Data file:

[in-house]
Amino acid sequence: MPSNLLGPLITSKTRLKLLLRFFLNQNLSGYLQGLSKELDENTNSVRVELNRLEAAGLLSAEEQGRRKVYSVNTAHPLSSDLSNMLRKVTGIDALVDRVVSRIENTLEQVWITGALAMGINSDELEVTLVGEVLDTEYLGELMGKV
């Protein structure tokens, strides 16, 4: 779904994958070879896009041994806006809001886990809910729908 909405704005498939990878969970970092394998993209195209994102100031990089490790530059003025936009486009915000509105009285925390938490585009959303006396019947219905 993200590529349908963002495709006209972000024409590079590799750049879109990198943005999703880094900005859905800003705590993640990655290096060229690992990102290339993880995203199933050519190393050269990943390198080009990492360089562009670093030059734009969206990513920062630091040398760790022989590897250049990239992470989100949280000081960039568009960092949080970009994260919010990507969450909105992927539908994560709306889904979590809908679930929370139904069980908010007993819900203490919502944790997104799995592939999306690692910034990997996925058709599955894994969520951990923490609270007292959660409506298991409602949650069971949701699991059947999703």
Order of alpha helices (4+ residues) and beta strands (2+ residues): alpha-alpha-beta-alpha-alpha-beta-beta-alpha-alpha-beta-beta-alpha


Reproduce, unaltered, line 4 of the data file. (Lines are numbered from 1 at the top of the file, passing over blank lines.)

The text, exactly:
Order of alpha helices (4+ residues) and beta strands (2+ residues): alpha-alpha-beta-alpha-alpha-beta-beta-alpha-alpha-beta-beta-alpha